People throughout South Asia will soon pause to remember the giant waves that ten years ago this month swept over thousands of coastal communities, killing hundreds of thousands of people and leaving millions homeless. This is the story of several of those communities.
Immediately after the December 26, 2004, tsunami, I flew to Sri Lanka to cover the crisis, and I went back to the region several times over the years to report on the recovery process, a complicated drama with many unexpected plot twists. I’ve written before about how the wealthy of Sri Lanka took advantage of the destruction to drive the poor off of beaches in order to hand them over to resort hotels. And I’ve described how the worst hit area, Indonesia’s Aceh province, was in the middle of a separatist war when the waves hit, yet the tragedy triggered a peace process that eventually led to the region’s autonomy (and eventually to a form of Sharia law which is today causing new problems). The outpouring of international aid to the region played a major role in helping people survive, but it also brought its own contradictions. The rush to spend money by some NGOs led to the hurried construction of hundreds of houses that today stand empty, silent monuments to all that’s wrong with the aid business. In short, the tsunami-battered shorelines were fertile ground for lessons to be learned, and in some cases ignored.
I recently returned to the Indonesian islands of Sumatra and Nias to see how people were getting along. I wrote ten reports for the ACT Alliance about communities where its member agencies had worked. Here’s a sample of those reports, adapted a bit for my blog. They are communities whose experiences reflect some of the challenges, accomplishments, and lessons of this past decade.
Kuala Bubon: A fishing community stands up for its right to go on living by the sea
When the earth shook in 2004 under the seaside village of Kuala Bubon, Husna was washing clothes at a well. She ran to find her mother, but the older woman refused to leave their house near the sea. So Husna ran with her 8-year old son Bagus to the mosque, where some villagers were hurriedly preparing to leave. She left Bagus there and returned for her mother, who again refused to leave, even though the sea level was dropping drastically–a prelude to a tsunami, though Husna admits she’d never heard the word before.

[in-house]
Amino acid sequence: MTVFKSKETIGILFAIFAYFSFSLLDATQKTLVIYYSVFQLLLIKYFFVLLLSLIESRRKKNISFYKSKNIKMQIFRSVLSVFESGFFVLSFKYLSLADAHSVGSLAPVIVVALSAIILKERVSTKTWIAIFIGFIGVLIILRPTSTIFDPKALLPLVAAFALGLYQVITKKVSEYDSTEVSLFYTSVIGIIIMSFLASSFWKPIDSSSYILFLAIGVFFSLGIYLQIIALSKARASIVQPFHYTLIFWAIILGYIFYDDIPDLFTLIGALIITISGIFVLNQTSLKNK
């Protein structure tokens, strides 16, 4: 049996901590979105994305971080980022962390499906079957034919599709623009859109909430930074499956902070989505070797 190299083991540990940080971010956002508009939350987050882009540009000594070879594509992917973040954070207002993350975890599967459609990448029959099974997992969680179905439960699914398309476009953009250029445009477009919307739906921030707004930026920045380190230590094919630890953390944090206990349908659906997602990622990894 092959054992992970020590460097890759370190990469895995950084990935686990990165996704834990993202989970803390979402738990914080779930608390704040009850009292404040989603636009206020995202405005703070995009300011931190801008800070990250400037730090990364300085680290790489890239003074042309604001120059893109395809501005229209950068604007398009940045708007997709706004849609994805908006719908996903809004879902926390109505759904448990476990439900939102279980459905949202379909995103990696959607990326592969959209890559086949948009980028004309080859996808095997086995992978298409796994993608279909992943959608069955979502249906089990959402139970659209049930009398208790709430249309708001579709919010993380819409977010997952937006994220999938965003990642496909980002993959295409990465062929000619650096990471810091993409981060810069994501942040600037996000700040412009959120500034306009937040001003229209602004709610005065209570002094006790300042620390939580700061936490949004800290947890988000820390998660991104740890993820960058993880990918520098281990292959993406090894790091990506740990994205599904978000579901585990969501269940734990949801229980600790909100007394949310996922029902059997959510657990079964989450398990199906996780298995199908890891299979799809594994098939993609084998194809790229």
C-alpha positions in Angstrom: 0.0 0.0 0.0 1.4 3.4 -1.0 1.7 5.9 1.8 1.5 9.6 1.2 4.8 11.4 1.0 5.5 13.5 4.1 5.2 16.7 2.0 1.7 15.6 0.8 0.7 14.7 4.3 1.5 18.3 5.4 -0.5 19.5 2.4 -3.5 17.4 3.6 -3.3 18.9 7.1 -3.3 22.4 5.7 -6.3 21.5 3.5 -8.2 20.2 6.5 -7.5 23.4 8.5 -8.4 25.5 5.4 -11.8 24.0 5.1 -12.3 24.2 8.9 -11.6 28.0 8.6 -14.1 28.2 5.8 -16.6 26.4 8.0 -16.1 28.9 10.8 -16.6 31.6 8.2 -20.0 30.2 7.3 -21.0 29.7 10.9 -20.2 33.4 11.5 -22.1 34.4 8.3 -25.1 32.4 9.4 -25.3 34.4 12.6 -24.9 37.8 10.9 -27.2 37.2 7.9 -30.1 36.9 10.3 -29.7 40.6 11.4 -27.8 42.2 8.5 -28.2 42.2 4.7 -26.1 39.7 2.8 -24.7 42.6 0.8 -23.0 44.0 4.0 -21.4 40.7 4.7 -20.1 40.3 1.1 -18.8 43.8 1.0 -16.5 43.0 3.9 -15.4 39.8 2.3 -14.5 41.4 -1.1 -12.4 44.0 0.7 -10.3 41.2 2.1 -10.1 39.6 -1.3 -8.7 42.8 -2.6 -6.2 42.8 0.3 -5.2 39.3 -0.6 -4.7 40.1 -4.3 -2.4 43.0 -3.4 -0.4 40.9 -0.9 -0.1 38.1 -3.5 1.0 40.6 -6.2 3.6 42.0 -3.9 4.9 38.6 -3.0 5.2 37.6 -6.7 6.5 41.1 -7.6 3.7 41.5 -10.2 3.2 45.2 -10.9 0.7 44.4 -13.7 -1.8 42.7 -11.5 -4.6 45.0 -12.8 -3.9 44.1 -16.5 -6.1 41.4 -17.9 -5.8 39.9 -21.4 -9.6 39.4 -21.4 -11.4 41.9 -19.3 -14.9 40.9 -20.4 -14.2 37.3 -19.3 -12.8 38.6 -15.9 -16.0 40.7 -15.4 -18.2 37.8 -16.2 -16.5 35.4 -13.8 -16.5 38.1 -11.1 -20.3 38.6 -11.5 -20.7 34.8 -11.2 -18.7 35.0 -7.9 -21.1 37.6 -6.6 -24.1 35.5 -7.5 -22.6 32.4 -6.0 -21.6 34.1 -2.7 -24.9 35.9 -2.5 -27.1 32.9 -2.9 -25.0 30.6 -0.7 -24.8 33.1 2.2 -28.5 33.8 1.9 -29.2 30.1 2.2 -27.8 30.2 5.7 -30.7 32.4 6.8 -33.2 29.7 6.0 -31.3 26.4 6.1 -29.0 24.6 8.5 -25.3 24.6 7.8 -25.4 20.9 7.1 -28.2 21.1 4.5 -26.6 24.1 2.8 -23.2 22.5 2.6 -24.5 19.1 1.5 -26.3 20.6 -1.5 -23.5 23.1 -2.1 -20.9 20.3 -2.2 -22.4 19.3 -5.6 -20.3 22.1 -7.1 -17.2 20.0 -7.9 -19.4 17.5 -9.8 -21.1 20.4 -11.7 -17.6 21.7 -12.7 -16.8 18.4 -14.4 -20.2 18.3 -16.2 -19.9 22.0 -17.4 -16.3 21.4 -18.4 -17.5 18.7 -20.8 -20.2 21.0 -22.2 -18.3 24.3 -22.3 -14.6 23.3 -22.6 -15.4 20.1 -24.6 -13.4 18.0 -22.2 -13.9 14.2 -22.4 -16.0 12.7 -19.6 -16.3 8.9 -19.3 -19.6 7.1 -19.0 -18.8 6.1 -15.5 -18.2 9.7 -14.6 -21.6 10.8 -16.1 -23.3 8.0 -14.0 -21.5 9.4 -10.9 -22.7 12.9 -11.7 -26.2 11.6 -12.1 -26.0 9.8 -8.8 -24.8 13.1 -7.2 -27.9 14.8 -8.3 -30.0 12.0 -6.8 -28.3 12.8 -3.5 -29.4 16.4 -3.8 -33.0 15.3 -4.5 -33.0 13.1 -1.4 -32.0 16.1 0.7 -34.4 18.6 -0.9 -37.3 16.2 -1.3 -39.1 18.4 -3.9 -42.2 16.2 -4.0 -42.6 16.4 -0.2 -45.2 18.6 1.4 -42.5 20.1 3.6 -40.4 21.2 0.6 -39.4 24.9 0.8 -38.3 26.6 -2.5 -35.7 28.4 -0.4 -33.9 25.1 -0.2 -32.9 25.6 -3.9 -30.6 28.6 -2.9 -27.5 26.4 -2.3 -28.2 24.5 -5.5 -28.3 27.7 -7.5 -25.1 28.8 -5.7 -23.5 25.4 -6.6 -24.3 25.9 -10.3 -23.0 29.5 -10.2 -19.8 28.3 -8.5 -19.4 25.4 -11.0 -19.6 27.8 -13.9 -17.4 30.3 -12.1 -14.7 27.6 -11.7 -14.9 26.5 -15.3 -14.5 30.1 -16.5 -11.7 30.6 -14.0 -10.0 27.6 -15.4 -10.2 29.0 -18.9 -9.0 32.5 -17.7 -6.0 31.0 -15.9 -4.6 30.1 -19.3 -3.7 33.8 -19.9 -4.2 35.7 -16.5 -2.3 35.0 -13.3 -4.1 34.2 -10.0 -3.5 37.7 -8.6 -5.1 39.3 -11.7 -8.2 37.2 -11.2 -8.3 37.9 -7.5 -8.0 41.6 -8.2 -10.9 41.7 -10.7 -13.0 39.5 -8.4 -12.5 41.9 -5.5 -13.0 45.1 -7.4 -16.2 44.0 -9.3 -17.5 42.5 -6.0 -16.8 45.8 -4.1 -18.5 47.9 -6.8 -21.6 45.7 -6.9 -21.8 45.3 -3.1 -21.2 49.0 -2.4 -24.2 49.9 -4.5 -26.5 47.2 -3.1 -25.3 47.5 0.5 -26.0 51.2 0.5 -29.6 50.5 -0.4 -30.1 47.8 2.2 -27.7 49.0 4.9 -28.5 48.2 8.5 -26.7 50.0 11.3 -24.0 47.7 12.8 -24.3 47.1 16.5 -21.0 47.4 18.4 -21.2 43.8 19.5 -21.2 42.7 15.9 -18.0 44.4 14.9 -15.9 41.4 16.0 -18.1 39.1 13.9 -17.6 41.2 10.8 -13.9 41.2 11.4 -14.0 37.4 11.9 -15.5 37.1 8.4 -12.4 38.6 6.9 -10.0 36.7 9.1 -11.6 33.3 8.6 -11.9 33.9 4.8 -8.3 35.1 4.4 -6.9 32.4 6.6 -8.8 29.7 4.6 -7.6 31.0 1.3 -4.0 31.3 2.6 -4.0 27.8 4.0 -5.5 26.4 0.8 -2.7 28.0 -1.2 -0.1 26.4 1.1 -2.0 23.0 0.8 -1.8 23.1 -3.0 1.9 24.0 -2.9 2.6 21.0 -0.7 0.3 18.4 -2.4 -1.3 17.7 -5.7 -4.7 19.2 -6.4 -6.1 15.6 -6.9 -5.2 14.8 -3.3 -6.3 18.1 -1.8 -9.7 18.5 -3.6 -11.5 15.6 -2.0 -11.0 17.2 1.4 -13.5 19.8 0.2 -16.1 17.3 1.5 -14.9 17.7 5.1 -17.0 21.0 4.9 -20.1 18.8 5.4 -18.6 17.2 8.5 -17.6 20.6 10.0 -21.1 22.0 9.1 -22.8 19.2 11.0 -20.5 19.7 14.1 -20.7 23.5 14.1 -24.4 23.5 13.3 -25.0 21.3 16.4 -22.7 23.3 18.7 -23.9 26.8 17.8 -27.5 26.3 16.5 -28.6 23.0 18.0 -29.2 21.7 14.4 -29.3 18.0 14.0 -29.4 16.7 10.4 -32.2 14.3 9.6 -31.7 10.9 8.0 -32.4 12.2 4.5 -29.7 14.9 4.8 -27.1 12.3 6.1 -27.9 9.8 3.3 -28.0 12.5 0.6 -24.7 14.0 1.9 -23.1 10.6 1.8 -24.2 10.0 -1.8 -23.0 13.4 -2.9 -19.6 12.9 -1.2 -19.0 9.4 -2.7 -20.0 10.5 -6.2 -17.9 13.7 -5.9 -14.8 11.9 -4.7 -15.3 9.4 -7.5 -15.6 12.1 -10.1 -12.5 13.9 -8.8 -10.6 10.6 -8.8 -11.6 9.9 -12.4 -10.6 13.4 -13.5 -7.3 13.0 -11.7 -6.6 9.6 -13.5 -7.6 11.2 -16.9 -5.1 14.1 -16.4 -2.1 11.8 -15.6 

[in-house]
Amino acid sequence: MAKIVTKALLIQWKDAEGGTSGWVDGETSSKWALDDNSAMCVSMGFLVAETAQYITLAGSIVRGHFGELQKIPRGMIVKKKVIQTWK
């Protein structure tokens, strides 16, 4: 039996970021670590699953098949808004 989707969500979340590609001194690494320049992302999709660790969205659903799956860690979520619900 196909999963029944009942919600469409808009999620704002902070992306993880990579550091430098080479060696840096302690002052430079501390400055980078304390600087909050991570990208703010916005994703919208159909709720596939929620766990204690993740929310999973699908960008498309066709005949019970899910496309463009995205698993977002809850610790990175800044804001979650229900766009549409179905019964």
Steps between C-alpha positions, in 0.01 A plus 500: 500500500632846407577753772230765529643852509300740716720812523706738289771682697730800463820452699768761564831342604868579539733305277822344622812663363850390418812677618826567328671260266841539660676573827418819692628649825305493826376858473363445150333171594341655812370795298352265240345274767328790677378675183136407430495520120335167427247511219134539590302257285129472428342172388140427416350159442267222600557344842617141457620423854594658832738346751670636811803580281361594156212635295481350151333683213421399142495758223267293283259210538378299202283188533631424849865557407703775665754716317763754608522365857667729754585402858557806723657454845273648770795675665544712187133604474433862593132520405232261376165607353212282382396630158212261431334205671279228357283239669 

Husna hurried back to the mosque, where police trucks were loading people to take to higher ground. She was assured that her son had been placed on a truck that left. So she went back for her mother, as the water now rose around their house. Her mother stubbornly said she’d climb on a bed and be ok. Husna finally left her and waded through the swirling water to escape on a fleeing vehicle.
She never saw her son or her mother again. Both apparently perished in the chaos. “There were dead bodies everywhere, and we searched for days and days but never found them,” Husna said.
Her husband Ramli had been at sea when the tsunami struck. His small fishing boat capsized, and Ramli tied himself to the craft, reasoning that at least people would find his body afterward. Yet he managed to survive, and soon joined in patrolling the waters off the coast to recover the bodies of his neighbors. In all, 55 people died in Husna’s and Ramli’s families–a small fraction of the more than 200,000 people who lost their lives throughout Indonesia’s Aceh province.
In the weeks after the tsunami, Husna and Ramli lived in a tent before crowding with other survivors into hastily constructed wooden barracks.
As the months went by, they learned the government planned to relocate their village four kilometers inland, far from the sea, as part of its policy to prohibit construction close to the water’s edge. Husna opposed the idea. “I lost most of my family there. At least I can go on living close to them,” she said.